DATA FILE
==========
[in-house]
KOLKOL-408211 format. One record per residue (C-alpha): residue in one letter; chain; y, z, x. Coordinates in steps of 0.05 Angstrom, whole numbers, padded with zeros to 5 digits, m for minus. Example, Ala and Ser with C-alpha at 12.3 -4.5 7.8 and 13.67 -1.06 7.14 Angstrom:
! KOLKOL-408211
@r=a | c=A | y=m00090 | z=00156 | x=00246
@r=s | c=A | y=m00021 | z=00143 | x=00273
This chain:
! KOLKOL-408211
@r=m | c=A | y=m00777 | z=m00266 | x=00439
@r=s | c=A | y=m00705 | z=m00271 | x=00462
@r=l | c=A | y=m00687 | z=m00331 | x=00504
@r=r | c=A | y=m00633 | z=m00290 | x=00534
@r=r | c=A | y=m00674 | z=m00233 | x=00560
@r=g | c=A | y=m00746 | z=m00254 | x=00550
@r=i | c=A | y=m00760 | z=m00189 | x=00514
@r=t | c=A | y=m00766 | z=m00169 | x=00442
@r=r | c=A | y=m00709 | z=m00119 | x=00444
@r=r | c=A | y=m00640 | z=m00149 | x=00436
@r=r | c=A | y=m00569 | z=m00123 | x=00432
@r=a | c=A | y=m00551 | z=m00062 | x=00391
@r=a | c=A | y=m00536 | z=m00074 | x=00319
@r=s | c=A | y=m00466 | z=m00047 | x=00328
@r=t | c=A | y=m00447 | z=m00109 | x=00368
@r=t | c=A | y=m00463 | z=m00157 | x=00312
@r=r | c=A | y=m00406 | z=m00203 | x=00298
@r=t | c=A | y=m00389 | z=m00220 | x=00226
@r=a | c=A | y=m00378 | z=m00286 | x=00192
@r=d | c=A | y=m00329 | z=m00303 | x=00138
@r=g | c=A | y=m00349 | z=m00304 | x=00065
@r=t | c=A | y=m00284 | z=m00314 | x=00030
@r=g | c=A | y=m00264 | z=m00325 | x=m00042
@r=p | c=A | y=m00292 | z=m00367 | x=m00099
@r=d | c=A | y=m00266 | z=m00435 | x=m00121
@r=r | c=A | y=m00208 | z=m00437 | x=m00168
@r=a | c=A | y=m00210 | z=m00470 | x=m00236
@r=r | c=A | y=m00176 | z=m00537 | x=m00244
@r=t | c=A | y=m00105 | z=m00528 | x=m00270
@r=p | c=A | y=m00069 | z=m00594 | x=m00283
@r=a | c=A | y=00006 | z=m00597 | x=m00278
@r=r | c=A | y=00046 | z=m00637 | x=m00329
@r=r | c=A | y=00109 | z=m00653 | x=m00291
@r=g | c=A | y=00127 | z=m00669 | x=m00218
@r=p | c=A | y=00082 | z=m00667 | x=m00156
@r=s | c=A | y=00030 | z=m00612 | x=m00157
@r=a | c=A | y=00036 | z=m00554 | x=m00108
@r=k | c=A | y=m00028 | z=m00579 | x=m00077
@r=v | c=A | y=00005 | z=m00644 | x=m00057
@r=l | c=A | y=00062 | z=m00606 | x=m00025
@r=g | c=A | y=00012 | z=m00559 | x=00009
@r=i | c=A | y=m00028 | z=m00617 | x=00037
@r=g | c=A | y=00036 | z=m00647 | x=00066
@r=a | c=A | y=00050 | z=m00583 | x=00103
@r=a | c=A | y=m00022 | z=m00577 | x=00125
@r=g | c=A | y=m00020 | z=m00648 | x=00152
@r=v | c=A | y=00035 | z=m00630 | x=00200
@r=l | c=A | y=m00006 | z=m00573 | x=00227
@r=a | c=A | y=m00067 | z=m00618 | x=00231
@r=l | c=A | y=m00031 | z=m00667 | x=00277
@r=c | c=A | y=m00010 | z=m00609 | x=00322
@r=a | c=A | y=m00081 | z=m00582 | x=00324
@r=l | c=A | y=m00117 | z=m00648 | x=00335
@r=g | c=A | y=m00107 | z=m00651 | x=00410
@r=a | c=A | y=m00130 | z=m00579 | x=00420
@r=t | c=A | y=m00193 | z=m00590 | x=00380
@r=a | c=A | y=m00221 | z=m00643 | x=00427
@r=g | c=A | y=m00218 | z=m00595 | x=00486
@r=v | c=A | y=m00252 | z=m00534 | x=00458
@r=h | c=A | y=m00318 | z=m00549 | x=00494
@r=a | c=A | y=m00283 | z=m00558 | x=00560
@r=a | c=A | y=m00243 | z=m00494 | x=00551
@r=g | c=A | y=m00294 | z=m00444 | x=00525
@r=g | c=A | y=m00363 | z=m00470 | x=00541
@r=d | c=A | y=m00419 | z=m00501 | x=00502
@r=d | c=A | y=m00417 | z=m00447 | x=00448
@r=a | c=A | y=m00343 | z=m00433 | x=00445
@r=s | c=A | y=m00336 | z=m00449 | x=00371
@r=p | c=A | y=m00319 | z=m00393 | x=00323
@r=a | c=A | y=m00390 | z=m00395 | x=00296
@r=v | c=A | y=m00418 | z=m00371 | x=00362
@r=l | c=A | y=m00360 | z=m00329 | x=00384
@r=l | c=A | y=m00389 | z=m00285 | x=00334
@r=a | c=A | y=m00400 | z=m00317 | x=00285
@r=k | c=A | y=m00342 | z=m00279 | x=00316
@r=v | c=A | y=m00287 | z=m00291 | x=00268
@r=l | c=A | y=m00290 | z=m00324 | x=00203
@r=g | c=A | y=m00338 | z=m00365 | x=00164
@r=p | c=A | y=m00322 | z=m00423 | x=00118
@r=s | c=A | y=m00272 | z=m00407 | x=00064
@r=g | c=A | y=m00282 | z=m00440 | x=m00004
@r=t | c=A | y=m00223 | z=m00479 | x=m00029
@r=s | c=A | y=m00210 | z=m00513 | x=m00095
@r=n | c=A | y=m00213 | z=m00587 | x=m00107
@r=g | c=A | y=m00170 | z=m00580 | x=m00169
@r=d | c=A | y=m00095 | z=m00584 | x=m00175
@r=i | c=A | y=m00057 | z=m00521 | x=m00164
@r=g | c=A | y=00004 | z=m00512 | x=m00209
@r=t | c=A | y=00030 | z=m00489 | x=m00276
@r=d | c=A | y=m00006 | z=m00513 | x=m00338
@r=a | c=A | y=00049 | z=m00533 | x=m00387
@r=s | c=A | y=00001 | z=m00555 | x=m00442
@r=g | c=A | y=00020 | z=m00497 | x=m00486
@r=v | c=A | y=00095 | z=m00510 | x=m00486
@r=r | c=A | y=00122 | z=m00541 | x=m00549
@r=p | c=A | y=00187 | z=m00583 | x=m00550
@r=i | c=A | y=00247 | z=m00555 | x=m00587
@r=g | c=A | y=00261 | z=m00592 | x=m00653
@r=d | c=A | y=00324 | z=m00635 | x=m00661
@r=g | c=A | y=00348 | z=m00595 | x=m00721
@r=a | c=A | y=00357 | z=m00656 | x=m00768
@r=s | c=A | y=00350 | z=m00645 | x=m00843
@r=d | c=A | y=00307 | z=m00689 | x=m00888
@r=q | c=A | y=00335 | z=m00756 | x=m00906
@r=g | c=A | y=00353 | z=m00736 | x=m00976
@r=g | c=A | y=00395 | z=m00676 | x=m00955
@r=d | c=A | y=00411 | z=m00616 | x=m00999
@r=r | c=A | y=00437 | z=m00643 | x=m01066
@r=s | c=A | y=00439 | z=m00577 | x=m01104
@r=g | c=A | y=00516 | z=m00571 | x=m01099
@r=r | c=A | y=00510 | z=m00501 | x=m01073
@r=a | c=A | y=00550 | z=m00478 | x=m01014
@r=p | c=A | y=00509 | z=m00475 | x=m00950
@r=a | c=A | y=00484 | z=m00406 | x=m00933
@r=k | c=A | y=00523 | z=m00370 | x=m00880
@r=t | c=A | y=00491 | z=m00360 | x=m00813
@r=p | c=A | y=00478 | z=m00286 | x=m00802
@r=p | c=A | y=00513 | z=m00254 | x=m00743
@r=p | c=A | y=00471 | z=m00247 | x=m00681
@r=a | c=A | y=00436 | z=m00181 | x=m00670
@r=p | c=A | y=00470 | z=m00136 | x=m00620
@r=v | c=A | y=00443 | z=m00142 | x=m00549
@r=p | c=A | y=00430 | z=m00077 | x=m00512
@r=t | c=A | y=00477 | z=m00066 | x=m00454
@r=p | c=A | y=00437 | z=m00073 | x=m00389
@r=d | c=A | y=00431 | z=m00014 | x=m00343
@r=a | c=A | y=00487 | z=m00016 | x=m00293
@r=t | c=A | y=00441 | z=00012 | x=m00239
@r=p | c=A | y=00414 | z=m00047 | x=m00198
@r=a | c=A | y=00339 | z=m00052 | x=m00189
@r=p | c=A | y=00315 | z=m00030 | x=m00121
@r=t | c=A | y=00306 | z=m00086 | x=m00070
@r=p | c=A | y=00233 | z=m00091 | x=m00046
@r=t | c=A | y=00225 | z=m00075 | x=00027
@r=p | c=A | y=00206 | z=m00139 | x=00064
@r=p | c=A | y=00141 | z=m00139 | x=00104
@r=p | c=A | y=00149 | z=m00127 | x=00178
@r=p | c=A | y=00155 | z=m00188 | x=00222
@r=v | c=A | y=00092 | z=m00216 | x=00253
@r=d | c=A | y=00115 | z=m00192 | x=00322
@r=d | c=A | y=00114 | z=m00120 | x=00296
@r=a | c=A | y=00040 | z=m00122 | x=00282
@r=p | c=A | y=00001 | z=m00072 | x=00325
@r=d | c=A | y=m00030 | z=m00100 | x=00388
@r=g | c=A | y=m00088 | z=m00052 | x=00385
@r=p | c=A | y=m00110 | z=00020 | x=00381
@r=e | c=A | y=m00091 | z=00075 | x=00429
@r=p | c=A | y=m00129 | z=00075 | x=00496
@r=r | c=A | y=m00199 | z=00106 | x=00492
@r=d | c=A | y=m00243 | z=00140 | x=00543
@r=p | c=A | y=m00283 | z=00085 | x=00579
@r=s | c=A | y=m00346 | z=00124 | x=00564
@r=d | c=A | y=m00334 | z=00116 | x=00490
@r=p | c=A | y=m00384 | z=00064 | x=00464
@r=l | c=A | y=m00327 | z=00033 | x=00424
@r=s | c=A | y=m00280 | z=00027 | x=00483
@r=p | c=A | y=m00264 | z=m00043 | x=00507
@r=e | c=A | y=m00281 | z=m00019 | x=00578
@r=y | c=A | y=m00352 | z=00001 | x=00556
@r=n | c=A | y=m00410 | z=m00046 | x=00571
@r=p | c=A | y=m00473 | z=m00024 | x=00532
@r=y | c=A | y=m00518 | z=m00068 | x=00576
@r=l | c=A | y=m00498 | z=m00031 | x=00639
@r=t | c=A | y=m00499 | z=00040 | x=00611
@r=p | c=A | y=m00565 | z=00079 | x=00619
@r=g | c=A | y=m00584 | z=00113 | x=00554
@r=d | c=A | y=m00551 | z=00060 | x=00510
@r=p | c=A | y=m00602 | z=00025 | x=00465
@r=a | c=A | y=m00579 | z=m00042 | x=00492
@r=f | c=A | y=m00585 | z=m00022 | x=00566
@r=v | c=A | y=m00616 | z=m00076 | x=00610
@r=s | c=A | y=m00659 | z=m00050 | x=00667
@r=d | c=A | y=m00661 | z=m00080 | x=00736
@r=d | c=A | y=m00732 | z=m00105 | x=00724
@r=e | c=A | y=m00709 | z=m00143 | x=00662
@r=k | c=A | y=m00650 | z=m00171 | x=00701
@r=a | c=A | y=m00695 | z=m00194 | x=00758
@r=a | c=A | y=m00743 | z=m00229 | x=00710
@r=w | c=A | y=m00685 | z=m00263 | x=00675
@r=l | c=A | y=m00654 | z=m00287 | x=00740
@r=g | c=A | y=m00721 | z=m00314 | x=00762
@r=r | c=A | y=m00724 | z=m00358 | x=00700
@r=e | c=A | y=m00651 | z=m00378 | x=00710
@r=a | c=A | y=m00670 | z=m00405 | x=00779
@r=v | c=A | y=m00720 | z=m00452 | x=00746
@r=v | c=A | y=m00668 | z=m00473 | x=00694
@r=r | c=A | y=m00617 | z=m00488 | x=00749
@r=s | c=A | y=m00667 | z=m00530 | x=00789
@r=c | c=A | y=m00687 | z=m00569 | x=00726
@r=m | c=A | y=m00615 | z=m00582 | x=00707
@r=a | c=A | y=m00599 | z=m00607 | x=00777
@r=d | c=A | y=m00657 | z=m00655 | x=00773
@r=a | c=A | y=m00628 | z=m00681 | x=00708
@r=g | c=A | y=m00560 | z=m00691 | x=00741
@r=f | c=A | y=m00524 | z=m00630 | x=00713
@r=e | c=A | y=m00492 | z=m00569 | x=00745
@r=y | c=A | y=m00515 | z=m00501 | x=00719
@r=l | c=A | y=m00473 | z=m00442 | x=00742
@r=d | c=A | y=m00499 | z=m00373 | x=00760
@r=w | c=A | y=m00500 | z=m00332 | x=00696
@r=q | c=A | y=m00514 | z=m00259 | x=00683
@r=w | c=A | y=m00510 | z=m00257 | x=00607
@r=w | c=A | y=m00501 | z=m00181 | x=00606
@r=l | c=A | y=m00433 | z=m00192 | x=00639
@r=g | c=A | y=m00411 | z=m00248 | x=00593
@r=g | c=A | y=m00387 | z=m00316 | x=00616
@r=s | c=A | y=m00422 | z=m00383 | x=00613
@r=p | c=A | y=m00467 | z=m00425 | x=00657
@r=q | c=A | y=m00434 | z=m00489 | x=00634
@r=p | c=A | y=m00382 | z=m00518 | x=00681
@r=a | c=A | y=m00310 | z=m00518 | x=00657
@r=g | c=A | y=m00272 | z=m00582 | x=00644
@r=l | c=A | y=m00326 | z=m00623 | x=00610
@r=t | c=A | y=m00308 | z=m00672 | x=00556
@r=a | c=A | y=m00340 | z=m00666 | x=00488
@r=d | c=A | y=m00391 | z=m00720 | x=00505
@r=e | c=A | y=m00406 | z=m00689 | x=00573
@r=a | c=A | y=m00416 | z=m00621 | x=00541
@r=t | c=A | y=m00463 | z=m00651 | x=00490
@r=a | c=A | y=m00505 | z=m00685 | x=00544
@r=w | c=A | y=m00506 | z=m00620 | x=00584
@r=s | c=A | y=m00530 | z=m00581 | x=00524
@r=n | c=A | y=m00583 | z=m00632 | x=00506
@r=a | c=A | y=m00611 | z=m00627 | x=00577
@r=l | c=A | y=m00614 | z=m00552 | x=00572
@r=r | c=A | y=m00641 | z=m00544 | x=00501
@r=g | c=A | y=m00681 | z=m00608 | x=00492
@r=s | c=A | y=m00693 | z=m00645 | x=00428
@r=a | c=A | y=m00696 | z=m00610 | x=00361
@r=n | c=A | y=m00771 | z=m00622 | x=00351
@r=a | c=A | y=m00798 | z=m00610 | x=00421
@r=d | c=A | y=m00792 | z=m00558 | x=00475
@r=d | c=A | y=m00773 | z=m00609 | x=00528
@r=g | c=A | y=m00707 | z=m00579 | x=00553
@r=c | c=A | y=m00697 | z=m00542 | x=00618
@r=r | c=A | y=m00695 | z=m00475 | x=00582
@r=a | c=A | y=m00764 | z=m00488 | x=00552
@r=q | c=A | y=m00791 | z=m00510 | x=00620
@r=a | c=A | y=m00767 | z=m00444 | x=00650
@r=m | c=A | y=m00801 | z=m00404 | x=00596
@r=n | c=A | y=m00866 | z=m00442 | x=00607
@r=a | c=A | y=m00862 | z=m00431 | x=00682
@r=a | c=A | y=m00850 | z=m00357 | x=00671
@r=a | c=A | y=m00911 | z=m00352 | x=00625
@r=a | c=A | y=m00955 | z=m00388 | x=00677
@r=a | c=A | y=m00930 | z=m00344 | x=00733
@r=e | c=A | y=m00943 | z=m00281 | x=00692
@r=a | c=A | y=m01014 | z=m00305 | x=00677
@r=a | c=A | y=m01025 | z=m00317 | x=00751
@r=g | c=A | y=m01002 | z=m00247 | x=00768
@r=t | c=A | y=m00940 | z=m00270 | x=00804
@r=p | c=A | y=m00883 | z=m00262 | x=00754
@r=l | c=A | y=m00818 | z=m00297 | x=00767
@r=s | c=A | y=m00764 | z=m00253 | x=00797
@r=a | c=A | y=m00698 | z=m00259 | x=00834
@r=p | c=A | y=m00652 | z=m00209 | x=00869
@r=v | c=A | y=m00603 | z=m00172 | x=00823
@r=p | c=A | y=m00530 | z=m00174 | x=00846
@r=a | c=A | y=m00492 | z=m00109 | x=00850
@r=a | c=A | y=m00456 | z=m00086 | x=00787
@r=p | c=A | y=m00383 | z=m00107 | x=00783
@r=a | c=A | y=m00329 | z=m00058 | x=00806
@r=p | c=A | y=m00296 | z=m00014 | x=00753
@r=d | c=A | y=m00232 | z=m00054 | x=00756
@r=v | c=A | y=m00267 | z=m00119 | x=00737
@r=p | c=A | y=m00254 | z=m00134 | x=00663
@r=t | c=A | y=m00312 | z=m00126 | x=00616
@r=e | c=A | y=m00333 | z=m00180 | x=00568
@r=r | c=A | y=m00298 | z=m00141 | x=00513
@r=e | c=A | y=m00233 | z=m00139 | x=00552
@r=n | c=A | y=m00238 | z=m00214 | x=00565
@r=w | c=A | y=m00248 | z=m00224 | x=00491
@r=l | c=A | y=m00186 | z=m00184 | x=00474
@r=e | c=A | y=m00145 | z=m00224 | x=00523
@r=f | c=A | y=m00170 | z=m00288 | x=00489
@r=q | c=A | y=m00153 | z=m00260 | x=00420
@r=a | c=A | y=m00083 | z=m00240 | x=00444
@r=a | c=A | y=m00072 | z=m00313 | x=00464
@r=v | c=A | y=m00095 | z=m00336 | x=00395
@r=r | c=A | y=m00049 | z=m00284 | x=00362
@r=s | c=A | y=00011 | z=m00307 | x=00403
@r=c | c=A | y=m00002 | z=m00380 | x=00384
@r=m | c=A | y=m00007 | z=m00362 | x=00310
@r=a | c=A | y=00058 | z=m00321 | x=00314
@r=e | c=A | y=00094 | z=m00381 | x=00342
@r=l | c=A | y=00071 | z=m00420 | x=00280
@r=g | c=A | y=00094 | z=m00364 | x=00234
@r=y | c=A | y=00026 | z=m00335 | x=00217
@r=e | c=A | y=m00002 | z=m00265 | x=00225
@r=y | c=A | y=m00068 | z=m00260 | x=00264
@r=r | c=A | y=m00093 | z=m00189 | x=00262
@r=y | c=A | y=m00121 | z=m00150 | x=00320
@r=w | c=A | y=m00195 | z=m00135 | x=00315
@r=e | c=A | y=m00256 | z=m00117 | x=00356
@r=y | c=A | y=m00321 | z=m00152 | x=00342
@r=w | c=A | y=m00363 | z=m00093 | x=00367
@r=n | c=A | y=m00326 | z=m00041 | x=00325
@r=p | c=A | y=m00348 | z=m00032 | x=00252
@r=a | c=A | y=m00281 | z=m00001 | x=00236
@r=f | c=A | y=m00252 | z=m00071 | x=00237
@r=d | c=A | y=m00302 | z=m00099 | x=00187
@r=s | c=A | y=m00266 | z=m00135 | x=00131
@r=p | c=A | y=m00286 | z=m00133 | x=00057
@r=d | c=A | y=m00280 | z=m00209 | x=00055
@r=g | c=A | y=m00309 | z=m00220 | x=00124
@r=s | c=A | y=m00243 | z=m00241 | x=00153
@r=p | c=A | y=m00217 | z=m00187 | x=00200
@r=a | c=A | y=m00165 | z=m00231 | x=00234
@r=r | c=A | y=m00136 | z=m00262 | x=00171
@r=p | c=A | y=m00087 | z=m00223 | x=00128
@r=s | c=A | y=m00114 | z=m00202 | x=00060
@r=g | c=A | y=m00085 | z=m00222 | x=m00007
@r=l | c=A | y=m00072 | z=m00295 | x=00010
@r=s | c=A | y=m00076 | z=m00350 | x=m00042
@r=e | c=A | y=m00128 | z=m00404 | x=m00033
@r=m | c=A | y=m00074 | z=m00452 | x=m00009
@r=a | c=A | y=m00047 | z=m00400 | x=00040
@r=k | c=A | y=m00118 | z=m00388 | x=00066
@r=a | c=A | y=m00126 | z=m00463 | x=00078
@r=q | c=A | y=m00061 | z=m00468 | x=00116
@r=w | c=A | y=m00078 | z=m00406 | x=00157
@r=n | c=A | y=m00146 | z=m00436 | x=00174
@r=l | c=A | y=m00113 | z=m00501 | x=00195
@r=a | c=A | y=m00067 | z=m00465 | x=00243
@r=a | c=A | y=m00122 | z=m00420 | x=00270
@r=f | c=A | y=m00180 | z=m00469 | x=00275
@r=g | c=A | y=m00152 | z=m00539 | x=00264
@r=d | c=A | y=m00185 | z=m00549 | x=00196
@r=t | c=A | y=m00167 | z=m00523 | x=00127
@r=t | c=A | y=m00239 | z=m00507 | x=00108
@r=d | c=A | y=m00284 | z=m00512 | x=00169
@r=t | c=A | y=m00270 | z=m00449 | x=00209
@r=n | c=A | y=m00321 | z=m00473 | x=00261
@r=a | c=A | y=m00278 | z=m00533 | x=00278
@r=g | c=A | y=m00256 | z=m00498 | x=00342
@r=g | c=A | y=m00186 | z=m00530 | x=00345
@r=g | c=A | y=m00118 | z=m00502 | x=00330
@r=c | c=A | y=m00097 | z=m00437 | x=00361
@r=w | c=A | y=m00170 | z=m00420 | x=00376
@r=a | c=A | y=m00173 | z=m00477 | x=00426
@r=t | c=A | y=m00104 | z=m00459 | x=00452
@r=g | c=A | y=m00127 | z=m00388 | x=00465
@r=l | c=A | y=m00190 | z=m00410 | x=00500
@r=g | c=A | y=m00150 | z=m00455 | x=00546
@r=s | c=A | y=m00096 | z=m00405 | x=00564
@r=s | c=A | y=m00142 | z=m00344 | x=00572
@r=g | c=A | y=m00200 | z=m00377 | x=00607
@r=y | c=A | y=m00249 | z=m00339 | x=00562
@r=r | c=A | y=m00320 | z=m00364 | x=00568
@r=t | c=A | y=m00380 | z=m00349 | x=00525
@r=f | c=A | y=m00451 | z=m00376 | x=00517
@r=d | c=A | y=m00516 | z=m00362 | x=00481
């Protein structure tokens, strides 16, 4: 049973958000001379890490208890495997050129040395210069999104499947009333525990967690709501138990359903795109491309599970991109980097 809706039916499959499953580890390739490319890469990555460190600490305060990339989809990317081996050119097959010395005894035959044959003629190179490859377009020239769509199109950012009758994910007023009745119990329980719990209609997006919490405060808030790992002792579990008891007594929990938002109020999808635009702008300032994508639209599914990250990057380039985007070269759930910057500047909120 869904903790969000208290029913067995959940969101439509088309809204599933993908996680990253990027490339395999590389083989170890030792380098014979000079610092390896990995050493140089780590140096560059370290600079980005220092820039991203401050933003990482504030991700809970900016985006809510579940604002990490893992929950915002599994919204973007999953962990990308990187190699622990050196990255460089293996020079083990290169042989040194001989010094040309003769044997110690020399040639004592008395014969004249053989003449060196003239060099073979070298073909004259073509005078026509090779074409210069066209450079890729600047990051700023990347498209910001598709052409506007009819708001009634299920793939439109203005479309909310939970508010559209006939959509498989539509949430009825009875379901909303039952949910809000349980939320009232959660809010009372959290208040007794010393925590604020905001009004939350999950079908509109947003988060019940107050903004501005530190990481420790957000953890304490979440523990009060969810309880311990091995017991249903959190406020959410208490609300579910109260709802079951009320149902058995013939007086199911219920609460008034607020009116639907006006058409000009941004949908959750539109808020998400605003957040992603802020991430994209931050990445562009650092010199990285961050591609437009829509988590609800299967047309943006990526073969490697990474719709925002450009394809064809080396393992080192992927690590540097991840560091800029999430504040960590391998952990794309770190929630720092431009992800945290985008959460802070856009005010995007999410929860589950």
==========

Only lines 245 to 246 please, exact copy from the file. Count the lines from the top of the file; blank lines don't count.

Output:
@r=q | c=A | y=m00791 | z=m00510 | x=00620
@r=a | c=A | y=m00767 | z=m00444 | x=00650